Shadows of Eternity is a novel set two centuries from now. Humanity has established a SETI library on the moon to decipher and interpret the many messages from alien societies we have discovered. The most intriguing messages are from complete artificial intelligences
I just finished reading Nettle and Bone, by T. Kingfisher. A bit darker than her usual fantasy (she also writes horror and I haven't read any of that, but I imagine it is darker still). The beginning was very intense and compelling. But as usual, quite imaginative, and with engaging characters. I enjoyed it a lot.
Just finished The Book of the Most Precious Substance by Sara Gran. Good mystery/thriller with a premise that could easily have gone over into horror, and there are a few scenes that lean that direction. Really though, for all the promotion of its erotic content, it's much more about love and life, how the former makes the latter worth enduring, the accomodations and compromises forced on us by the tragedies and hardships we face, and the cost of having your wishes fulfilled. The titular book may or may not be directing events and Gran does a good job of keeping us wondering about that until near the end of the book. The ending itself reminds me of the parable of Flitcraft in Dashiell Hammett's The Maltese Falcon but explaining that would be telling too much.
I've finished Bright Morning Star by Simon Morden. I find this book very hard to review or characterize. At 199 pages it is either a small novel or a novella. It was published in 2019.
First, the set up for the book is brilliant. The idea is that an alien world has sent an autonomous survey probe to earth. The probe itself seems a lot like a 20th generation Mar's Rover. It isn't a scary 10 foot high monster with the ability to crush everything in sight. It's programing is such that it is intensely curious about all manner of things and life on the planet. It has vast computational resources and a small array of tools which can be used to support its observation. It's programing is largely self generating, save the need to report back to "Mom" (its ship) on a regular basis. As it encounters humans its self awareness grows and rapidly involves itself in human struggles.
Second, the robotic probe (everyone calls it "Robot.") has landed in the middle of a war zone. (The setting is almost certainly Ukraine, and since it was published in 2019 it can't have exactly the current struggle in mind, but it certainly sounds like the current war and was very likely set in the first Russian invasion of Ukraine.) This makes for a story with more contemporary relevance than your average S.F. story.
Third, the actions of "Robot" as it interacts with people can only be said to be pro-life. It is looking to ease suffering, stop killing, and help heal each human it encounters as soon as it understands what's going on. It cares nothing at all for politics, ethnicities, nor anything else which is used to kill and/or belittle human life. I found the purity of purpose and the willingness to help at danger to itself and its loved ones very moving.
For me the story built very nicely through about the first 150 pages, and then the story becomes more like a series of reports, which while interesting really didn't grab me like the more action part of the book did.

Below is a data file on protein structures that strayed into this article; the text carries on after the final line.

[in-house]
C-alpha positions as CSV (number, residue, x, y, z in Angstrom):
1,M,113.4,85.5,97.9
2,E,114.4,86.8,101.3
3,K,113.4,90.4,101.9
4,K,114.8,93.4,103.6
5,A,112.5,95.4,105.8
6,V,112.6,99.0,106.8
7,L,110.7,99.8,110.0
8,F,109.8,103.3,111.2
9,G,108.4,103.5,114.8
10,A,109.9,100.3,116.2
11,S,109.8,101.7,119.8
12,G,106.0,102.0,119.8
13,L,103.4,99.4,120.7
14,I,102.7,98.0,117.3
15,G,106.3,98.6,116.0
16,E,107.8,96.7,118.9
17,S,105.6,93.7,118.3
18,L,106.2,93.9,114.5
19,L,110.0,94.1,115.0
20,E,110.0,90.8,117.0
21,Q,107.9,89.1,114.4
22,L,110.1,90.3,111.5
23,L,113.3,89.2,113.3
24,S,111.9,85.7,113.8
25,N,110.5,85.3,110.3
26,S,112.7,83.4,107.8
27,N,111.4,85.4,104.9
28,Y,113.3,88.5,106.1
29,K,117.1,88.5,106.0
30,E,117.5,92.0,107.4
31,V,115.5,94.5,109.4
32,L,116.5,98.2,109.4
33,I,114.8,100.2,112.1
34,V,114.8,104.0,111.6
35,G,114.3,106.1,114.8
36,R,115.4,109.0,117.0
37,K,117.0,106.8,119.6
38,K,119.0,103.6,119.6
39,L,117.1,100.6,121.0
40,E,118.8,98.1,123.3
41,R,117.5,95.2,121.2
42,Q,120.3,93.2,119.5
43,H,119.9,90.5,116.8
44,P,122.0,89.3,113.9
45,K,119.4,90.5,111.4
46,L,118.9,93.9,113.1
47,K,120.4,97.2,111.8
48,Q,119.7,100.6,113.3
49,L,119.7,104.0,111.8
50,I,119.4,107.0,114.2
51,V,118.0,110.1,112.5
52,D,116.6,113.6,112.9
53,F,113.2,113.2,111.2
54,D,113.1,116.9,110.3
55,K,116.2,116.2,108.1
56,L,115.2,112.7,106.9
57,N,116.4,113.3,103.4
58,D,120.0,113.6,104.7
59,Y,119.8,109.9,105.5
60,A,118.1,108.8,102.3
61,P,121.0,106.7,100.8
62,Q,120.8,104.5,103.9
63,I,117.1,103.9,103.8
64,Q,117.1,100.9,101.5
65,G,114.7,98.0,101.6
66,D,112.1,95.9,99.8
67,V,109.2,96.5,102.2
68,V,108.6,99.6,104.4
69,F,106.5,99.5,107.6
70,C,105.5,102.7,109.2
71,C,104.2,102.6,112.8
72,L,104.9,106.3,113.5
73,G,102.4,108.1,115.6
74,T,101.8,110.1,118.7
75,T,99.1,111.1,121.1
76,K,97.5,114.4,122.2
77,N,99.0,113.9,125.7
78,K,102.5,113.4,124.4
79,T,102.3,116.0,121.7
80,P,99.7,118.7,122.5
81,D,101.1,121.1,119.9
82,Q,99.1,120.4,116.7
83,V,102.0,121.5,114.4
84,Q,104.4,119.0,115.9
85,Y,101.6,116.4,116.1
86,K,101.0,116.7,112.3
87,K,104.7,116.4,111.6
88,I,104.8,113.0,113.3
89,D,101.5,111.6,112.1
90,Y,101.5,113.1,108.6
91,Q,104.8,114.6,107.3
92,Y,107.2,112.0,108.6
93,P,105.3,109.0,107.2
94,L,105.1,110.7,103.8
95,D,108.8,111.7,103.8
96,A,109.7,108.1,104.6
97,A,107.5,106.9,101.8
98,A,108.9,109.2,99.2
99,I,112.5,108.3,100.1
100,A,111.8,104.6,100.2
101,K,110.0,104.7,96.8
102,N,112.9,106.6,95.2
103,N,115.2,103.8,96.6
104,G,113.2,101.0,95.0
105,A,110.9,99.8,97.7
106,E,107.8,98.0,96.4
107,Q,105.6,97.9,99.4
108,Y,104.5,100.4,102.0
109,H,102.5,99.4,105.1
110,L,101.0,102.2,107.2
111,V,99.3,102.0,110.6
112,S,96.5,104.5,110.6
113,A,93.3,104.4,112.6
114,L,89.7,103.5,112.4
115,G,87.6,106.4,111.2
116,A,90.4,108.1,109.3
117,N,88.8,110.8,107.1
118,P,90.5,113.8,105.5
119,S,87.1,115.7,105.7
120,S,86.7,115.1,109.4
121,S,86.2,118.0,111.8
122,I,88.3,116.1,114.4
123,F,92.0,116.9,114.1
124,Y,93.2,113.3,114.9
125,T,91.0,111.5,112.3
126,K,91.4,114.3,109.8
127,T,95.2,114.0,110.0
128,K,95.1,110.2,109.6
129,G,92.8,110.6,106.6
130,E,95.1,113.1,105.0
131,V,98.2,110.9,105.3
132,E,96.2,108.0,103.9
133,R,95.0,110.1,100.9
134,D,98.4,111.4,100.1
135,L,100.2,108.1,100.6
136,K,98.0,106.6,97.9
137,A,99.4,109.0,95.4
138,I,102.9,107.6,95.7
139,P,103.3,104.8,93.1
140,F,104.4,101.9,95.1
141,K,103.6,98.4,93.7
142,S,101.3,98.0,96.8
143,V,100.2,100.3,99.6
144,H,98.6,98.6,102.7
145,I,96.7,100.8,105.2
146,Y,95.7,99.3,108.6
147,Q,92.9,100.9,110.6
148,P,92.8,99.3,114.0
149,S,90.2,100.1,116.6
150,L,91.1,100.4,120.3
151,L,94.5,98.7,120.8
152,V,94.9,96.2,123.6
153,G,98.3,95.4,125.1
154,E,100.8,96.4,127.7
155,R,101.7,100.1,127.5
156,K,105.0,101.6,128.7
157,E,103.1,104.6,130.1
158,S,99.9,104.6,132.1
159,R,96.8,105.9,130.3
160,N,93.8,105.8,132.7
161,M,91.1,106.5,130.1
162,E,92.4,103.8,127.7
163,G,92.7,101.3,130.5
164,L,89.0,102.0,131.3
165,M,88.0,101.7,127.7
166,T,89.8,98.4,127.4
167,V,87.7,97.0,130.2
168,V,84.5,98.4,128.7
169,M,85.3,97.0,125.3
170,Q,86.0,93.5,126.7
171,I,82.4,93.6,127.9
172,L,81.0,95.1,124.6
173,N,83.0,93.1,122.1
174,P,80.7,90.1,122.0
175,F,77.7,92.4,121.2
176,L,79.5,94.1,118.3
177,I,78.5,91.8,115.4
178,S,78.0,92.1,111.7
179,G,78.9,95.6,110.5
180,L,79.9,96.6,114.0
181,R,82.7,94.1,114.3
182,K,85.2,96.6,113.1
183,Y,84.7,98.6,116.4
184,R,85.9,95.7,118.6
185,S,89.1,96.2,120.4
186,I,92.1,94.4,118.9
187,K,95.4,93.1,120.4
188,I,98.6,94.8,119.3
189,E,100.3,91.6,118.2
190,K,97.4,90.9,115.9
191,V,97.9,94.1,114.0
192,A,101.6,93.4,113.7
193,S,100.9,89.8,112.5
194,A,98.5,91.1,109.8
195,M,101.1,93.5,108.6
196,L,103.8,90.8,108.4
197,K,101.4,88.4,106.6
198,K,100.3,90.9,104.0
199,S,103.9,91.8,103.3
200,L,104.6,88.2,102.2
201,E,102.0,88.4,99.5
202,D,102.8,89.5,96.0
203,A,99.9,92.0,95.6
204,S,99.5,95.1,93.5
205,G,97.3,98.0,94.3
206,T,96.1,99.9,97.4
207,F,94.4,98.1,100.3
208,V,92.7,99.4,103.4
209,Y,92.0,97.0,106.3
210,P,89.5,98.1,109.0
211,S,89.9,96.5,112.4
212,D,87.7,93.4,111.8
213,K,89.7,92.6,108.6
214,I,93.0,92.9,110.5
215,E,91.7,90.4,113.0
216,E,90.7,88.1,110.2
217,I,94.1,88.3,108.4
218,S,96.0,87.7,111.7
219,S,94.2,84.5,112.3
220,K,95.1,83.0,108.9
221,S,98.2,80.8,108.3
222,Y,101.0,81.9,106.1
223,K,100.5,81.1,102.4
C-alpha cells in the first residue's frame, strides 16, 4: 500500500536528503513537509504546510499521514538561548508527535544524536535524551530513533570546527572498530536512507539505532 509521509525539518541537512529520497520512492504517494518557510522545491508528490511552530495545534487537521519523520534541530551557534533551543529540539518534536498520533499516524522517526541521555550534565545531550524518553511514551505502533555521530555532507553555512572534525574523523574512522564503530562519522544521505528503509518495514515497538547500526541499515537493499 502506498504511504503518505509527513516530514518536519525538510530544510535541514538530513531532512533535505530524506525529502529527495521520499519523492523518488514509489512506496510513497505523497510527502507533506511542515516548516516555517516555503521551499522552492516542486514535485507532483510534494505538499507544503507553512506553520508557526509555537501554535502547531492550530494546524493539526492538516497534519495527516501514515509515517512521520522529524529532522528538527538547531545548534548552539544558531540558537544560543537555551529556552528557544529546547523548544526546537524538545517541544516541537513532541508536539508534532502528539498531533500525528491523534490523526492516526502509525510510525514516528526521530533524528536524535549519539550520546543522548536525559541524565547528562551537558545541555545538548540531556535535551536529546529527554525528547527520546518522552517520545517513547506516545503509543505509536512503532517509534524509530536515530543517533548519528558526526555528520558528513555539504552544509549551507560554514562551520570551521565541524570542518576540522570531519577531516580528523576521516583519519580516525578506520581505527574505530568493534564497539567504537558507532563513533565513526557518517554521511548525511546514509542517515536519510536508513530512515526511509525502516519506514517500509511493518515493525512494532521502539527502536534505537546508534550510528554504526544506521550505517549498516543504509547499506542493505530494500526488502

Some of Robot's abilities in languages pushed the boundaries of believability for me. How quickly it could grasp human language, process it, and speak coherently was mind boggling. But to be fair, there was a period of learning.
For about 3/4's of this book I was going to give it one of my very rare 5 star book ratings. The last quarter of the book pulled that rating down to a very solid 4 stars.
I'd be interested in reading a sequel, as the situation is far from finally resolved by the end of the book, and of course because the story is about humans who are endlessly fickle.
I've started something which might be better done as a graphic novel or a Super Hero Movie. Alien Hunters by Daniel Arens. I keep thinking I'll just ditch this because it doesn't have sufficient gravitas. But I find myself already more than a third through it. It is sneaky good? Am I too easily amused? Stay tuned.
I am well into Undiluted Hocus-Pocus: The Autobiography of Martin Gardner (2013), published posthumously. It's a slim, informal little book, containing the recollections of the famous mathematical recreationist/exposer of pseudoscience/amateur magician/philosopher/etc.
Rereading Geoffrey of Monmouth's violent History of the Kings of Britain, which I'll probably comment on at the Camelot Clearinghouse thread. I have a ton of Arthurian material coming on interlibrary loan to look over. Reading some Arthur Machen too. Just reread Anstey's creepy Statement of Stella Maberly, which may be read for free online. Orwell Life in Letters.
Stanislaw Lem "Solaris"
A bit disappointing. Early on I thought it was a real breath of fresh air, but I was bored for much of the second half. I saw the Tarkovsky film years ago - I was probably disappointed by that too (unlike "Stalker" which I thought was brilliant).
Bill Morgan "The Beats Abroad: a Global Guide to the Beat Generation."
A guide to various places/countries lived in or visited by Ginsberg, Burroughs, Kerouac and others. Easy reading and interesting if you follow these writers. Better than expected.